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Double, double toil and trouble

By Jim Parker

I guess it is appropriate to quote Shakespeare as we try to quell our frustration over the out-of-control education funding system. I thought The Valley Reporter editorial was right on with its reference to Macbeth. I see it as a boiling brew of spending that has overflowed its cauldron, more Macbeth.

But the Legislature continues to buzzword the problem rather than fix it.

Now we have the "leveling down" that occurs with these well-meaning egalitarian solutions, where the goal of equal funds and opportunity turn into equal misery for the small schools, often doing a better job than their larger counterparts.

The big flaw in this solution to meet or exceed the requirements of the Brigham decision is that no "sufficiently equal" cost for education was determined.

The Supreme Court did not dictate how "equal education opportunity" was to be achieved. In fact, it is one of the first statements made in the Brigham decision. But the education demagogues jumped into action, after years of being ticked off, and created Act 60. Arguably the most convoluted, complicated and expensive education formula ever created –truly worthy of the witches' brew created by the witches of Macbeth.

Proof is a system that in the short span of 17 years has almost tripled the cost of education while serving 20 percent fewer students and has increased the payroll to 80 percent of total spending without improving education outcomes in a significantly measurable way.

Only an intractable Legislature could accomplish this and keep from changing it by spending enormous amounts on studies that show how great it is.

The change, known as Act 68, just added more funds, by increasing the sales tax by 1 percent, promising that it would reduce the impact on property taxes. All it did is postpone the increase and did not cap the property tax, so that now 68 percent of education spending comes from the property tax. Most other states keep the property tax portion to 50 percent or less.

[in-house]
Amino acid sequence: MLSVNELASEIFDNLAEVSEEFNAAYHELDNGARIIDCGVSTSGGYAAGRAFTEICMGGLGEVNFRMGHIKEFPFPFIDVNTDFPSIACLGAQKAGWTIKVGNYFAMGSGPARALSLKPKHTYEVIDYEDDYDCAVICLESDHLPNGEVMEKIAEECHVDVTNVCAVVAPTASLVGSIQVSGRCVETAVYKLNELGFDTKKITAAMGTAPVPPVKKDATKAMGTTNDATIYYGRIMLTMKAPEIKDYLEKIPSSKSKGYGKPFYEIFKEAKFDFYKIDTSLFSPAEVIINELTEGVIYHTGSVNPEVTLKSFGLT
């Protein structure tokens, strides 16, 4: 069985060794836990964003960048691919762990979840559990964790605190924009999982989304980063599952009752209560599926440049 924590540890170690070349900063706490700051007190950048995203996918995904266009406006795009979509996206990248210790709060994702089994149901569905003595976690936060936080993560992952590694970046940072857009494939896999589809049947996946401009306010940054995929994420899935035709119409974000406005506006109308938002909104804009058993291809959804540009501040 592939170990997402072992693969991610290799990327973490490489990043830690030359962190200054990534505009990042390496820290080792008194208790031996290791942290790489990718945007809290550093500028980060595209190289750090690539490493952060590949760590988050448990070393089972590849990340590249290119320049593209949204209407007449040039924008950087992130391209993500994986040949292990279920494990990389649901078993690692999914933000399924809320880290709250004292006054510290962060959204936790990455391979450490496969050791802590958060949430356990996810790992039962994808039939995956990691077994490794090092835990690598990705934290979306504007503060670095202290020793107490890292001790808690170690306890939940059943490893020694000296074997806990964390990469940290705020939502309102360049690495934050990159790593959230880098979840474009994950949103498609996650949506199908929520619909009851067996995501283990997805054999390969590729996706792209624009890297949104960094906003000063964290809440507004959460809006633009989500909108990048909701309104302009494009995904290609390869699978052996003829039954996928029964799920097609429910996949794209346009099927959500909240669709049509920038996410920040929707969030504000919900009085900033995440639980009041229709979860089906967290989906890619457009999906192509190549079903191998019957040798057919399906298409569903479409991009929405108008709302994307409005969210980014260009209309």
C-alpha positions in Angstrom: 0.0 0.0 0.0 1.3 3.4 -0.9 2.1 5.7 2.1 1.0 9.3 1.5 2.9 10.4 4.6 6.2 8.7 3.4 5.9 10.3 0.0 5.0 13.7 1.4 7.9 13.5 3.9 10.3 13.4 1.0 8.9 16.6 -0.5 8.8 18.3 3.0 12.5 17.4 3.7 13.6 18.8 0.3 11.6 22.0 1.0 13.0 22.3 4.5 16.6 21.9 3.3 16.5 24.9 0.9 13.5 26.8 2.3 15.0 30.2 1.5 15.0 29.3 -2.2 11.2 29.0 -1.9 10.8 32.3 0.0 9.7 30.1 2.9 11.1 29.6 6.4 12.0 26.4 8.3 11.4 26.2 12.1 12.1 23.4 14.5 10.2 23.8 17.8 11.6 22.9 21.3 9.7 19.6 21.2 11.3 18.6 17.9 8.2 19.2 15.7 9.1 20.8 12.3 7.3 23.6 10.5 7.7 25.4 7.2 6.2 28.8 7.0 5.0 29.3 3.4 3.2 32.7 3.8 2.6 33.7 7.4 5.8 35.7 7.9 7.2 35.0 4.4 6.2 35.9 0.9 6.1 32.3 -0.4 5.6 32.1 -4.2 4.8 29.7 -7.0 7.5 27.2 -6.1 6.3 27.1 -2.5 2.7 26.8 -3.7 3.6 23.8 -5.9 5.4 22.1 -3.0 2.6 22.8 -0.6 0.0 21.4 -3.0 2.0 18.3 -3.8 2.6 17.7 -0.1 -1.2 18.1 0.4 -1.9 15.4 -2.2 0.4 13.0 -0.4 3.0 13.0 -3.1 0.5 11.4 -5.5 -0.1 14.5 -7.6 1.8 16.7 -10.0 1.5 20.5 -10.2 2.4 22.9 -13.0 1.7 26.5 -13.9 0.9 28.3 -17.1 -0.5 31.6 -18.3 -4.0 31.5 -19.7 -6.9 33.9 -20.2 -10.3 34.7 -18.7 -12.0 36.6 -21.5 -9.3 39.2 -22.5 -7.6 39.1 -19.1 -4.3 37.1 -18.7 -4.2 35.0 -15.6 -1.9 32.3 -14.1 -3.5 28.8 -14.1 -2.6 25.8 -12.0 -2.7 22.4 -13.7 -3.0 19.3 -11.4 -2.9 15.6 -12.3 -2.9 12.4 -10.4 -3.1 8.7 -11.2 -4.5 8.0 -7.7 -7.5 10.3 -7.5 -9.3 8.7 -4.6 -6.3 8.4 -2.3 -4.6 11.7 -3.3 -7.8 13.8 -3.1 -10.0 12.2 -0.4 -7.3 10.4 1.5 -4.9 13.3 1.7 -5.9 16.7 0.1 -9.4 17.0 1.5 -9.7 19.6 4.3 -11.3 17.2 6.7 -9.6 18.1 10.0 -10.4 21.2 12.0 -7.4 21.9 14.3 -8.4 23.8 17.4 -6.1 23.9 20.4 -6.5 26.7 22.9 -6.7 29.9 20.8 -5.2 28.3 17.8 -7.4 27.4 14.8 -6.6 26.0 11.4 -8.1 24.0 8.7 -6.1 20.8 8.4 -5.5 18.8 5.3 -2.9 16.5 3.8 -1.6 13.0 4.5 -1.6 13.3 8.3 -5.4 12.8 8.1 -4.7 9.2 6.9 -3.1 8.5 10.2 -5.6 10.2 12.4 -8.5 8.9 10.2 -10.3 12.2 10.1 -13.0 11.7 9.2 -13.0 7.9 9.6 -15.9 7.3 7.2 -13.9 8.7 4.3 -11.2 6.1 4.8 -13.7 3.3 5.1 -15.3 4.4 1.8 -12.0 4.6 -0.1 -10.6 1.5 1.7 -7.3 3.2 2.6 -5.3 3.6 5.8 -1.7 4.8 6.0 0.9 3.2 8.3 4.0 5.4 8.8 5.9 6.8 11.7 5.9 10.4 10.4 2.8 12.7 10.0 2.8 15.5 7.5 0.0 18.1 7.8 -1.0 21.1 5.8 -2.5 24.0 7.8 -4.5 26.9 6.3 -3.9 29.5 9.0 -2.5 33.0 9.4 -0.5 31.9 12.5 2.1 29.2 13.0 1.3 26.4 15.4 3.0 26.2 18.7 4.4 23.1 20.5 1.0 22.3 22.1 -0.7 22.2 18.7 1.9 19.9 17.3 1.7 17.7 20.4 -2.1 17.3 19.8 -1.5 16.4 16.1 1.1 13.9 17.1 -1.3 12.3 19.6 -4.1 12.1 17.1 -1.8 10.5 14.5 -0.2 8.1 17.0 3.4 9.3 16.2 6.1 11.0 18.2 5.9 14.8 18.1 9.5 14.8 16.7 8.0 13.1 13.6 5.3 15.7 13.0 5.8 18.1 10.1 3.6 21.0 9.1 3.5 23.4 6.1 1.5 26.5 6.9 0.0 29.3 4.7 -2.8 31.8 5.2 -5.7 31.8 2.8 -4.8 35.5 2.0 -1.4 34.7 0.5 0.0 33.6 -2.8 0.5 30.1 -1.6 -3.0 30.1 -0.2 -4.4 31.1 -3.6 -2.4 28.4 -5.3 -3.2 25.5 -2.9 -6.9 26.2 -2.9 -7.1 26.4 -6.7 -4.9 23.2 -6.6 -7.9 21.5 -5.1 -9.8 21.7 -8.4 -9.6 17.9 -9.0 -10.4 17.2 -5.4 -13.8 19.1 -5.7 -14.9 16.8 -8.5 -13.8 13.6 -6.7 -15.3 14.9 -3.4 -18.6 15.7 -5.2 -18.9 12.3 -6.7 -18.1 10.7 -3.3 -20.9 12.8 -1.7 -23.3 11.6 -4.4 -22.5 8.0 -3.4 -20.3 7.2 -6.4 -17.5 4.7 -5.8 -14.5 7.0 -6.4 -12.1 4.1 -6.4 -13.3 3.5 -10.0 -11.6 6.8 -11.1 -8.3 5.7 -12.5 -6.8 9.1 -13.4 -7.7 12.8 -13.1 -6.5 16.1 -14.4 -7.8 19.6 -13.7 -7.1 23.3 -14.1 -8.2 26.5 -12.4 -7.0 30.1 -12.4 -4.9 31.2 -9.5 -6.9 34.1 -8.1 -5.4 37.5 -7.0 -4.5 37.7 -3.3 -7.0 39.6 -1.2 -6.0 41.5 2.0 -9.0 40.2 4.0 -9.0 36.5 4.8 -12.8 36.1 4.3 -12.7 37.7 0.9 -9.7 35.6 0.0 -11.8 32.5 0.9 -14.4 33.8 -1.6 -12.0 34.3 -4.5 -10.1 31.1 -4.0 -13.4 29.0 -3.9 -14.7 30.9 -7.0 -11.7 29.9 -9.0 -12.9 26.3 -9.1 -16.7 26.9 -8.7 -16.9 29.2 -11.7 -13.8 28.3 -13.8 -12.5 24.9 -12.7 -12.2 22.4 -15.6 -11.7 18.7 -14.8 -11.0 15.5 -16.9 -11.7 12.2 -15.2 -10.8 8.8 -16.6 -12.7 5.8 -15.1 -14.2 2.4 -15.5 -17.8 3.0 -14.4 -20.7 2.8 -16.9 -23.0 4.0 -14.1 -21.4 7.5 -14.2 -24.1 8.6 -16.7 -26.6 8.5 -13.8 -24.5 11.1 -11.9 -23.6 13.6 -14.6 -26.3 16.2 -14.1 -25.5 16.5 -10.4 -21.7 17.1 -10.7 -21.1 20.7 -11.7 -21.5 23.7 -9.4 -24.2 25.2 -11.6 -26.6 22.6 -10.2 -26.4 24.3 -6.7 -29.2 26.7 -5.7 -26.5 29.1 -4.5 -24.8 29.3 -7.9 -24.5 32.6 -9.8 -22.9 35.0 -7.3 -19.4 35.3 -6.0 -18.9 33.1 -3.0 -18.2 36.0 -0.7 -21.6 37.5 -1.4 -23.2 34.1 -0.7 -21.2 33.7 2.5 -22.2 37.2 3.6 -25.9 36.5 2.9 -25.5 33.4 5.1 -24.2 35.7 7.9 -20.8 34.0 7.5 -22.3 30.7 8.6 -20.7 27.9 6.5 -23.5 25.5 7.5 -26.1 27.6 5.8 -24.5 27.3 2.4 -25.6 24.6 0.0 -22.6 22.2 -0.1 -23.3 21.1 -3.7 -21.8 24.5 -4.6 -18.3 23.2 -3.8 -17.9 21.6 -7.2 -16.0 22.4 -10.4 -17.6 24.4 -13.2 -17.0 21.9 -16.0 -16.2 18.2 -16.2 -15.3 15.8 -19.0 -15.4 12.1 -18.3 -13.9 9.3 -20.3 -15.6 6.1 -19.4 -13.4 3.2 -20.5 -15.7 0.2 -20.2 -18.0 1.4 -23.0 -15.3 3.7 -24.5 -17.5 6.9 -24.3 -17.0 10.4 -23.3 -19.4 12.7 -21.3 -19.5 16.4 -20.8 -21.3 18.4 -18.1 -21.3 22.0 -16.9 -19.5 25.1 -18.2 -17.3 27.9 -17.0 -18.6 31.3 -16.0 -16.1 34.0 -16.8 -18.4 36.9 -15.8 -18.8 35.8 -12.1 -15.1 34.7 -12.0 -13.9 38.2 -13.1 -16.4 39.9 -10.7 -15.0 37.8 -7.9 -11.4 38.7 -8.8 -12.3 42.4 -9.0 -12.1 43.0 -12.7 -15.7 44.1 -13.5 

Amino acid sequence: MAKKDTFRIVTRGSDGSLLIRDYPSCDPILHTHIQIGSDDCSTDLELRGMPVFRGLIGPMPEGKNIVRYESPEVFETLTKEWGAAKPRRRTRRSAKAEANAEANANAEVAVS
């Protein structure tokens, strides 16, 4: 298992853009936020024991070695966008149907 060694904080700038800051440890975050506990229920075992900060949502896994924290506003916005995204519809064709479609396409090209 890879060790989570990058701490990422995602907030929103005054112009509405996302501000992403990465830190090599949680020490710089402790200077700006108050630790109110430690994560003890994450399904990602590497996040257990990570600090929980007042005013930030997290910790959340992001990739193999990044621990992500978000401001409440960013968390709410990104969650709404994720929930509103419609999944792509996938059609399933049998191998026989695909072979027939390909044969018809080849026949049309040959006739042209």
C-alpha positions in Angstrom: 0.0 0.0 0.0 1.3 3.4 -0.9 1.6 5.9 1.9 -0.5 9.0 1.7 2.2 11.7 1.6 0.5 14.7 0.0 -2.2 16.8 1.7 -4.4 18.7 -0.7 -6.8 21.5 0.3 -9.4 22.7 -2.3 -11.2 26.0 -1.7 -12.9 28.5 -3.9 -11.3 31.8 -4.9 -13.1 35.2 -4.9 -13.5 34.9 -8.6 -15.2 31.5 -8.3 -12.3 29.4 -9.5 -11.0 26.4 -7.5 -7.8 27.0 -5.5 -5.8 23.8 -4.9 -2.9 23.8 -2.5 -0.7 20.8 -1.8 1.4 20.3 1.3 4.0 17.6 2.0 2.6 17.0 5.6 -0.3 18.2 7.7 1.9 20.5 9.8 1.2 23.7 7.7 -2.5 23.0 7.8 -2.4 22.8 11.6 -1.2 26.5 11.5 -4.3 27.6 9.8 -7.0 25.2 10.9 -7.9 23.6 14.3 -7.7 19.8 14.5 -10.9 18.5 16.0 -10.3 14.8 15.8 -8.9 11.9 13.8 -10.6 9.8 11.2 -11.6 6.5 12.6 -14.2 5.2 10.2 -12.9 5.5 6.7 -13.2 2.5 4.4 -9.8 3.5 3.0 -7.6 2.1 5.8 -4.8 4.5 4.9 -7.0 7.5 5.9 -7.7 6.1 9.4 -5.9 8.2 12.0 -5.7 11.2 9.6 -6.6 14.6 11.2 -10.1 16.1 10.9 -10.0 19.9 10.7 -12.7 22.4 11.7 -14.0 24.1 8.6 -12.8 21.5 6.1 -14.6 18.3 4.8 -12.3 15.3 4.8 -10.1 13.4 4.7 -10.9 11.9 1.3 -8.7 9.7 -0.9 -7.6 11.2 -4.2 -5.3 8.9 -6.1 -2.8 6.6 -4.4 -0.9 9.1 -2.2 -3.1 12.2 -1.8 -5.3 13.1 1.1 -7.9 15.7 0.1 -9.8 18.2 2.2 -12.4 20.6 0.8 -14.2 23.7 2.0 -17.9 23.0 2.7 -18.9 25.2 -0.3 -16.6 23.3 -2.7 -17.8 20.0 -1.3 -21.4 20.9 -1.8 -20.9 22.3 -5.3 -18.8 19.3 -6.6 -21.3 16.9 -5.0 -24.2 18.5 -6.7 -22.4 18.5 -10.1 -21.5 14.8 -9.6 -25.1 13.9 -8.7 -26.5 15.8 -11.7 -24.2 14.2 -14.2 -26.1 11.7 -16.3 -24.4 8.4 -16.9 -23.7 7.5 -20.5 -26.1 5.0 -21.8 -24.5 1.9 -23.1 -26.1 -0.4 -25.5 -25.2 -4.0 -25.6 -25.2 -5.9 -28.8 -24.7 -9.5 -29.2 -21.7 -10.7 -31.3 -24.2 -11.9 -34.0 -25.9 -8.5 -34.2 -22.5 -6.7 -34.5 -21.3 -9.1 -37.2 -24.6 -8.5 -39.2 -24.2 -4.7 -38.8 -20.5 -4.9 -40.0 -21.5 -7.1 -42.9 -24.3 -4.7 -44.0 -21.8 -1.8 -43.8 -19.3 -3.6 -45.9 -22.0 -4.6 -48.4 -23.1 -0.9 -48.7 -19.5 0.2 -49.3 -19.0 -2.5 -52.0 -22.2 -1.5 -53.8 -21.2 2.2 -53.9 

So the "leveling down" begins as consolidation. You will hear how reducing the number of school districts will improve outcomes and provide more opportunity. Those are the buzzwords again. But they don't know if it will save any money, and it will cost $16 million to implement.

Be very, very dubious. This is the same sales pitch that was used when we were told that by giving up your property tax to the state to fund education, it will be easier to keep the costs down, while "making sure" all our students have equal opportunity.

Still no one asks the question, why has the school enrollment gone down by 30,000 and continues to go down? Could it be we are education poor and there are better opportunities in other states?

Everything about this funding formula is about "leveling down." Now that we are spending $1.58 billion to educate 88,000 students, and $1.2 billion is payroll, there is no solution but to level down, reduce school districts, reduce supervisory unions, reduce teachers, take away more local control from towns.

Property taxes are local control. Establishing a sufficiently equal per pupil spending amount, say $13,000 per student, and funding this amount locally and weighting the grand lists to help those other school districts with lower grand lists achieve this "sufficiently equal" amount, should be the limit of our property taxes. Greater spending than this should be raised locally or come from an education income tax for those school districts deemed too important to fail.

There has to be a significant cost reduction component or our property taxes will continue to be the education committee's blank check.

Those who have created this mess and have failed to correct it should be held accountable at the ballot box.

Parker lives in Warren.


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